Before I get into my Workflow for Processing RAW Images there are a few other things to mention.
All pro cameras shoot in RAW but if you program the camera to produce JPEGs then the on-board app will convert the 12 bit or 16 bit RAW images to 8 bit JPEGs. This conversion depletes the image data range for further processing and hence limiting artistic sway over the outcome.
My preference for producing optimal results is to leave JPEG or TIFF conversions until the final step in the workflow process. Therefore I only shoot in RAW.
Before I go any further, I am a PC fan but the workflow would not be differing if I did it on a Mac.
Using Windows Explorer, I download directly from a camera’s via USB cable or remove the SD card from the camera and insert in the computer slot. There is no particular advantage to either but personally I prefer to drain a little extra out of the camera battery than dick around with tiny little SD cards.
I also like the simplicity of Windows Explorer file system. This is one of the main reasons why I prefer ACR over LR. I find it is practical to arrange folders by the date for each gig. The search capabilities of Explorer are very effective and efficient.
Workflow for Post-Processing RAW Images
Following every shoot I download and backup every image. First I copy all images to a nominated folder on a 3 TB hard drive. Each time I fill one of these hard drives to about 75% I start a new hard drive. I also use a 6TB hard drives backup which is automatically backed up utilising the Windows Backup system. The 6TB backup drive accommodates multiple 3TB Child drives.
To save on disc space, you could grade the images and delete those that don’t make the cut. I prefer to keep everything because there are so many instances when I have future requests for shots (e.g. Aunt Ethel’s son or some distant relative) that didn’t make the final cut.
When I have completed each job, I copy the final JPEGs to a DVD disc for safe keeping.
I prefer Adobe Camera Raw (ACR) over Adobe Lightroom (LR) for image processing. LR uses the same image processing as ACR so the resulting images are identical. Adobe Photoshop is also utilised as an addendum to ACR. Photoshop is mainly utilised for resizing and more intricate modifications that are not possible in ACR.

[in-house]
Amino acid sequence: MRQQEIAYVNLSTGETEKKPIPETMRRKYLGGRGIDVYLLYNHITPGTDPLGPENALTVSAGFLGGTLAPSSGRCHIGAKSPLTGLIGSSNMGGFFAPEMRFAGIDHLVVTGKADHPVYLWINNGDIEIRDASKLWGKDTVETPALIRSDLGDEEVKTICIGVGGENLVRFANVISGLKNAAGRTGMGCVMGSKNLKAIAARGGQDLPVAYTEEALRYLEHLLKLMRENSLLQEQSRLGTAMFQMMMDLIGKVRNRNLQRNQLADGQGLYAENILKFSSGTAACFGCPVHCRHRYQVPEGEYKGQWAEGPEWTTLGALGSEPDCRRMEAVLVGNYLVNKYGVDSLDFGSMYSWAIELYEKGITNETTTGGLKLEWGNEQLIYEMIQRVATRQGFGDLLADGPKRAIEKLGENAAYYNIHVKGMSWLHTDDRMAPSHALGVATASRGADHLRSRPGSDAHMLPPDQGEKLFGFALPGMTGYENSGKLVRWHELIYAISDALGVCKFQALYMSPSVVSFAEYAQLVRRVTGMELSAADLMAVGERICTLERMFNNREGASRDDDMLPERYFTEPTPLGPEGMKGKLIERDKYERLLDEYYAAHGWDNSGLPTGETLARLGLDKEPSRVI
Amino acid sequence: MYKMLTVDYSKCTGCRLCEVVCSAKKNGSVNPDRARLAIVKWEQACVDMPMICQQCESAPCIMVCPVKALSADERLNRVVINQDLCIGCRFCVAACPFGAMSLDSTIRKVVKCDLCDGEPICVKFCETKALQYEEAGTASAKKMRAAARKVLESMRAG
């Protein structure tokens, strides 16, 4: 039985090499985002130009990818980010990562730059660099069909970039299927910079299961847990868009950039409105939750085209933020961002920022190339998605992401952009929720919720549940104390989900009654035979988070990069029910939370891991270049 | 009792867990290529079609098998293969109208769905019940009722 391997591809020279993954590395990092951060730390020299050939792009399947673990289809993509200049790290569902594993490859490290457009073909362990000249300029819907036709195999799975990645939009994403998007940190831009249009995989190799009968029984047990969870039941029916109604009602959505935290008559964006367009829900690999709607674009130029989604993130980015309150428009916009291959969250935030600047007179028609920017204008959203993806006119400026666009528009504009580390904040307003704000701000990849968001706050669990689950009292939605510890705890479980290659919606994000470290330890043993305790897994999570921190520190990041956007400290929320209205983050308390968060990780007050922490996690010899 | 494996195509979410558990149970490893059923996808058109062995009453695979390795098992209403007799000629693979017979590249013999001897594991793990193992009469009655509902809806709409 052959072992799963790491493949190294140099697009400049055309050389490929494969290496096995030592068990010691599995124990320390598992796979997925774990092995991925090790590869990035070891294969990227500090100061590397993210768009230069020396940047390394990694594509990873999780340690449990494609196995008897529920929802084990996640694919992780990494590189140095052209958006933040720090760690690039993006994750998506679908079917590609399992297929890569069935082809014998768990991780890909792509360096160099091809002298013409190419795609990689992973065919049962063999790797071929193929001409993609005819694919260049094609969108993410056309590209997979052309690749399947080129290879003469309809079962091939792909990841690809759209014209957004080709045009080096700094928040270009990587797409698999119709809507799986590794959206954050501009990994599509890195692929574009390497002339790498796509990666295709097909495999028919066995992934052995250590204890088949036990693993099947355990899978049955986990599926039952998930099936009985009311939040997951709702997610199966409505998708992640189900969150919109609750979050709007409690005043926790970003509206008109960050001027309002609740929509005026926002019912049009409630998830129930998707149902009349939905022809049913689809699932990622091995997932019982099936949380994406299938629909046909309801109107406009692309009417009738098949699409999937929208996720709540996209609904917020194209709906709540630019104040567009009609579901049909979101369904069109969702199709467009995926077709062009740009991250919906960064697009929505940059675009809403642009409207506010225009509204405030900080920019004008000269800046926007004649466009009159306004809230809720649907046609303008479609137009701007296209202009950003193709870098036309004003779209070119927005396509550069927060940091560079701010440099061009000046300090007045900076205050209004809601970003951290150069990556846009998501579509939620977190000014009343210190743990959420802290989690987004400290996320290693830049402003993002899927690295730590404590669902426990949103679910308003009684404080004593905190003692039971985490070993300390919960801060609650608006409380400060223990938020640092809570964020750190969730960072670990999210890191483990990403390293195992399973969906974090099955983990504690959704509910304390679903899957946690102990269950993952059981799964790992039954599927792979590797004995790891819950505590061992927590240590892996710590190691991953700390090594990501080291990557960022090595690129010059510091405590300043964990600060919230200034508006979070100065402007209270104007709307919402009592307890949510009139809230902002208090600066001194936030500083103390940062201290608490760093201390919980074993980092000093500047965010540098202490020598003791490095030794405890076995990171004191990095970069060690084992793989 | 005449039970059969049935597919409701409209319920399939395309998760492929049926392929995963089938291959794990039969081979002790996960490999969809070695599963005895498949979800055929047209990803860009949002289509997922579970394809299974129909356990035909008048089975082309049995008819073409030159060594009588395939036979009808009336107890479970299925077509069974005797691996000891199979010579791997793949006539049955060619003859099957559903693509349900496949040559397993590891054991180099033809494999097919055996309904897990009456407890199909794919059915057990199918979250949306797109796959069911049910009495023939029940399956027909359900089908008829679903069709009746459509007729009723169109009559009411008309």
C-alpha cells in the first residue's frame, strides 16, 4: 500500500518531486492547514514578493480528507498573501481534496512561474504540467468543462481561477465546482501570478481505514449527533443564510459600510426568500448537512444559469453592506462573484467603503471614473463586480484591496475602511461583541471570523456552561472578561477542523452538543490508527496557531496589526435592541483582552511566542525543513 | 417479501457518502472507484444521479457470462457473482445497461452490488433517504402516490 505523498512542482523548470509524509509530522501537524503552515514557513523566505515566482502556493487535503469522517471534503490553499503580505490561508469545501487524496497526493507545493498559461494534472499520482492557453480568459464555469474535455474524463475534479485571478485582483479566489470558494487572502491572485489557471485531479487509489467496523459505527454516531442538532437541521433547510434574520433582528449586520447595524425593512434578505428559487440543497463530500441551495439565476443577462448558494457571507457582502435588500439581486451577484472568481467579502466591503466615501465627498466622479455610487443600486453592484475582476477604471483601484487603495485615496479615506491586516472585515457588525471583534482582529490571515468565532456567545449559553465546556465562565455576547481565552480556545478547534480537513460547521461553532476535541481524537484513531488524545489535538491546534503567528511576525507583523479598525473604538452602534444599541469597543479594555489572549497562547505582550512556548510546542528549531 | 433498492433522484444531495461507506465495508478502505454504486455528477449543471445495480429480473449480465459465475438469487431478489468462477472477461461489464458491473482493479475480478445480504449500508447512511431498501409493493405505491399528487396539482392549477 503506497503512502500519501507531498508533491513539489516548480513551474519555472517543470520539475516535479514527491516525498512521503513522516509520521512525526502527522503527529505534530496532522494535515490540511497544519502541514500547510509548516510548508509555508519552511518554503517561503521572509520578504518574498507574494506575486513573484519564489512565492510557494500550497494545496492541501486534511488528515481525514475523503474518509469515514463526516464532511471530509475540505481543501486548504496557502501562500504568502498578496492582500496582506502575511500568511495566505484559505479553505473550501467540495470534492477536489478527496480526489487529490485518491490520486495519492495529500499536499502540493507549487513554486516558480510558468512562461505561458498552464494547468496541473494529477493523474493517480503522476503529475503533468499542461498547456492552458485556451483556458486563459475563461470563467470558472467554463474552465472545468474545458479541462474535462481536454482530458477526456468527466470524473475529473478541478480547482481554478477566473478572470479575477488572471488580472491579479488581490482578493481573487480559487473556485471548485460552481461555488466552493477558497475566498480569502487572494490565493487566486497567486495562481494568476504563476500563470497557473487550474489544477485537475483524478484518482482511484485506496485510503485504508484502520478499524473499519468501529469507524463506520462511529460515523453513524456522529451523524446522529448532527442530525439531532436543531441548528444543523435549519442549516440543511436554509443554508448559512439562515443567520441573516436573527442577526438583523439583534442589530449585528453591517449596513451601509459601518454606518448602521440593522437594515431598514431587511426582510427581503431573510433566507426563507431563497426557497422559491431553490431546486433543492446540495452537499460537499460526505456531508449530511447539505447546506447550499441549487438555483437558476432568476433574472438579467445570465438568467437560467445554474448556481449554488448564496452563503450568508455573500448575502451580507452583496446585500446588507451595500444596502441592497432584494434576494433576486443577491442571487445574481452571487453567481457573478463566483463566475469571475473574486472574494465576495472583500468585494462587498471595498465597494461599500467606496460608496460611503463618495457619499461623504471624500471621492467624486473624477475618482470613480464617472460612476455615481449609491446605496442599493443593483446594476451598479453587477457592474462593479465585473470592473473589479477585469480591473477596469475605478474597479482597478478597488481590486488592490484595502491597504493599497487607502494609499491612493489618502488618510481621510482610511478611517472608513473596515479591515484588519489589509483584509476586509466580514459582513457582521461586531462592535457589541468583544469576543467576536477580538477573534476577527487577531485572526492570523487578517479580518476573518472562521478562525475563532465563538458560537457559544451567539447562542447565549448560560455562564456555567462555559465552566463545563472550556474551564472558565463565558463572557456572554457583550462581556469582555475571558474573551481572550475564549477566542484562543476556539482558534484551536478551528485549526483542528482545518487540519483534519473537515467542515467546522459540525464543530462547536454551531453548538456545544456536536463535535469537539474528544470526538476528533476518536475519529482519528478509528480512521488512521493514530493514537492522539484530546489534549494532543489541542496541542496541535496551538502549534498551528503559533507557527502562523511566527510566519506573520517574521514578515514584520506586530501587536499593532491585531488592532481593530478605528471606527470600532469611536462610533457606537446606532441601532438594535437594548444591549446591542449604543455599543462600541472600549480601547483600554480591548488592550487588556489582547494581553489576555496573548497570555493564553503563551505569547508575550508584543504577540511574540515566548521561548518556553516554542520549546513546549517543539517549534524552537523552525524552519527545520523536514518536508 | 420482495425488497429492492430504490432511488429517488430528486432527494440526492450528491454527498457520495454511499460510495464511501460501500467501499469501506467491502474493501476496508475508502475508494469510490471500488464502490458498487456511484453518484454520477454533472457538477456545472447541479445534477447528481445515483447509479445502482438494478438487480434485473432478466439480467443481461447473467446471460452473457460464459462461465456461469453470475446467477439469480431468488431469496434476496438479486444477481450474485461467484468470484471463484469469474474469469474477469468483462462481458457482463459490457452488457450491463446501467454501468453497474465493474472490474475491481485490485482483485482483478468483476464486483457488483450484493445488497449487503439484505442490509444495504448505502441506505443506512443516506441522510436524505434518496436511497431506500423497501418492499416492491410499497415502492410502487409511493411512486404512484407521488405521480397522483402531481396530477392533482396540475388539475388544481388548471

There are claims that LR is preferable for batch processing. For replicate image adjustments, ACR has the same ability as LR. ACR is not capable of batch resizing images so for resizing, they need to be opened in Photoshop and batch processed from there.
There are some alternative photo-processing packages on the market which are gaining popularity such as Envira Gallery.
Workflow for Processing RAW Images – Grading
In both LR and ACR each RAW image can be scored (1-5) or labelled (e.g. Approved, Review, To Do…). This is a tedious but important part of the Workflow for Processing RAW Images.
This is only a time consuming process though when there is a lot of culling to achieve a manageable result. For instance, shooting a wedding could take thousands of shots but only hundreds are required for production. It can take numerous passes to reduce the filtered shots to the required quantity.
On completion of the each grading run, ACR or LR can filter out the shots that fall below a specified score. This makes regrading easier as the former rejects are eliminated from the remaining items.
Base Photo Editing Workflow